B&W CDM-1NT vs 7NT vs 705 [Archive] - Audio & Video Forums


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01-15-2004, 12:58 PM
I currently own the following equipment. B&W CDM-1NT, Denon 3802 Receiver, and Denon 2800 DVD Player. I was thinking of possibly changing speakers to the B&W CDM-7NT or the 705. I do not have a subwoofer. I listen mainly to jazz and acoustic music CD's I also have the option to mate a subwoofer to my 1NT's What would be a good choice in subwoofers for my 1NT's I may change my Denon receiver for an Arcam or possibly a Quad 99 series system to get the best sound from my CD's The 7NT's would be a good option since I would not need to purchase a subwoofer and they look better than a stand mounted speaker. What are your thoughts. Thanks

01-15-2004, 06:23 PM
Well I gather you want home theater as part of this system in which case the subwoofer is the best bet. If H/T is not important then glad to see you getting rid of the receiver and going with better amps.

Have not heard the 705 but apparently it's not much if at all a step up from the 1NT...similar design.

The 7NT is nice but a sub may be cheaper to integrate and may offer more depth...however one sub does not create a proper stereo image and can sometimes be difficult to integrate into the room.

The 7NT gets into a price range that I might begin to question its merrit against some pretty stiff competion. I try and look at an overall system rather than just the speakers. For instance if I can buy an easy to drive speaker that will require less costly amp power then I might opt more money on speakers less on amp etc. Or will I sacrifice bass now for superior midranfge and ttreble with an eye on a sub down the road.

The 1NT already has the midrange and treble of the 7NT and the 1NT may be a bit quicker and more open sounding...so it's not exactly an overall upgrade to go with the 7NT other than to add bass...but a sub can do that. And the 7NT may need a sub eventually anyway as it's not a full range speaker. For around the 7NT's price I think you can do better from certain competitors especially if looks are not a major priority.

01-16-2004, 10:11 AM
The 7NT is nice but a sub may be cheaper to integrate and may offer more depth...however one sub does not create a proper stereo image and can sometimes be difficult to integrate into the room.

Doesn't this depend on the cutoff you use? I thought for low frequencies the human ear couldn't distiguish placement (directionality). If you've got your cutoff set high, then perhaps imaging could be a problem but I've got a single sub on my sytem and yet get terrific stereo imaging.

01-16-2004, 01:21 PM
No because you have one woofer producing what two is meant to be producing. There was a small write-up on this in UHF mag a few issues ago and was discussed not too to long ago on Audio Asylum as to why 2 subs would be more desirable than one for music playback. Presumably if the sub is used as it was MEANT to be used which is to be SUB, or below the audible bass frequencies ONLY then one sub would probably be ok as it is then being something used to be FELT not heard.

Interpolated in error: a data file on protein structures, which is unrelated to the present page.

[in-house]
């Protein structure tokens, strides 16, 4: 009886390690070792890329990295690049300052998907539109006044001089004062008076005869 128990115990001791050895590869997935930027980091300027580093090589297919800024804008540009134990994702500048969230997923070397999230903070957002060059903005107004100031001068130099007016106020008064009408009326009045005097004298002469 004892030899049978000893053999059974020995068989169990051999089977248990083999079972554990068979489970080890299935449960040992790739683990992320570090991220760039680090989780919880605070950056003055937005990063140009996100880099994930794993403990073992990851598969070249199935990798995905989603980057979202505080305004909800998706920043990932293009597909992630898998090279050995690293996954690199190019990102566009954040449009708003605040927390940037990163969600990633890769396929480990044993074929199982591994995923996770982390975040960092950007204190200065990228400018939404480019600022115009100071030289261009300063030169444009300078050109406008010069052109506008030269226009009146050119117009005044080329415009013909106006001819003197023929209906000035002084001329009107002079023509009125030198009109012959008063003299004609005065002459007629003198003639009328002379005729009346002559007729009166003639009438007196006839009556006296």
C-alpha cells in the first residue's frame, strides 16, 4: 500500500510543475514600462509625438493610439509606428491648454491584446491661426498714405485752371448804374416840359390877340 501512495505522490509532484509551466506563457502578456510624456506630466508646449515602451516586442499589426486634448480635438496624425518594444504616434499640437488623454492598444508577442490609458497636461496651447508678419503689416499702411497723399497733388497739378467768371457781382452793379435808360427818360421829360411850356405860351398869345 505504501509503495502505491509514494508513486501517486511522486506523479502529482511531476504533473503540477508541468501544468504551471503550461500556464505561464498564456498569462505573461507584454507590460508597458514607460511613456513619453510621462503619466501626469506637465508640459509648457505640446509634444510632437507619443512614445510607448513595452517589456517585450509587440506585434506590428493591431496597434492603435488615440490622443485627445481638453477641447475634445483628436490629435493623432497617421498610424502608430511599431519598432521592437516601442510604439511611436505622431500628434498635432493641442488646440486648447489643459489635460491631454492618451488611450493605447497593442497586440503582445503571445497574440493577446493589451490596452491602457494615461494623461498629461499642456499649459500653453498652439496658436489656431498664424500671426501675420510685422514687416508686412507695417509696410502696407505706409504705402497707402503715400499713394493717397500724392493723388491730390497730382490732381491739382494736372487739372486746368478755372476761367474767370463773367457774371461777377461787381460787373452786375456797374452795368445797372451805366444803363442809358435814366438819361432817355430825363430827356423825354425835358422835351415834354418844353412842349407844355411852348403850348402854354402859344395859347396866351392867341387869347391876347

However, most subwoofers are actually just woofers and they basiclaly create sound sometimes up to 100Hz or basically replace the job of a woofer.

Indeed, if you take a full range speaker system and the disconnect the the woofer(s) in the left speaker and feed the signal in the right only you would have a directional problem.

Using Wilson Watt/Puppy as an example. The Watt is the standmount section that can be purchased separtely and the bottom section is the subwoofer section called the Puppy. There are two, not one however. Reference3a, Gershman Acoustics among others have these kind of set-ups...

Now how anal you want to get about is another matter and the good thing is you can always add the second sub later on which was the case many single sub owners made. And of course some subs are better than others(as well as room acoustics and set-ups).

01-17-2004, 05:32 PM
"A true subwoofer can be set up in mono, since the wavelengths associated with these frequencies are so long that not only is the ear insensitive to their directionality, but a single wave would not even fit inside a typical room without reflecting several times to do it."

"The Dolby surround signal is a mono signal usually fed to two speakers located towards the back of the room. This signal is unique in audio because it is rolled off at 100 Hz. This doesn't mean that there should be no deep bass in the ambience effect. It does mean that the deep bass is generally understood to have no directionality. Our head is too small, our ears too close together, and our hearing too insensitive to be able to tell which direction low frequency sounds are coming from. Remember how no one worries where the subwoofer is placed, except for visual or room mode control? That's because we can't tell where the bass is really coming from." --Home Theater Magazine

You can buy two subs if you want, but I think spending your money on one really good one makes a lot more sense. Like I said, I use one sub and have a system with terrific stereo separation and imaging. If you've got speakers that roll off above 100 Hz maybe two subs would be a good idea, but mine start to roll off at 60Hz and that's where my cutoff is set. Like the article says, there's no way you can anyone can tell where those low frequencies are coming from.

07-20-2015, 01:44 AM
So, any thoughts after 10 years? :)

Now I am thinking of upgrading my CDM1SE and have the choice of 705 or CDM7NT. Please help with decision :)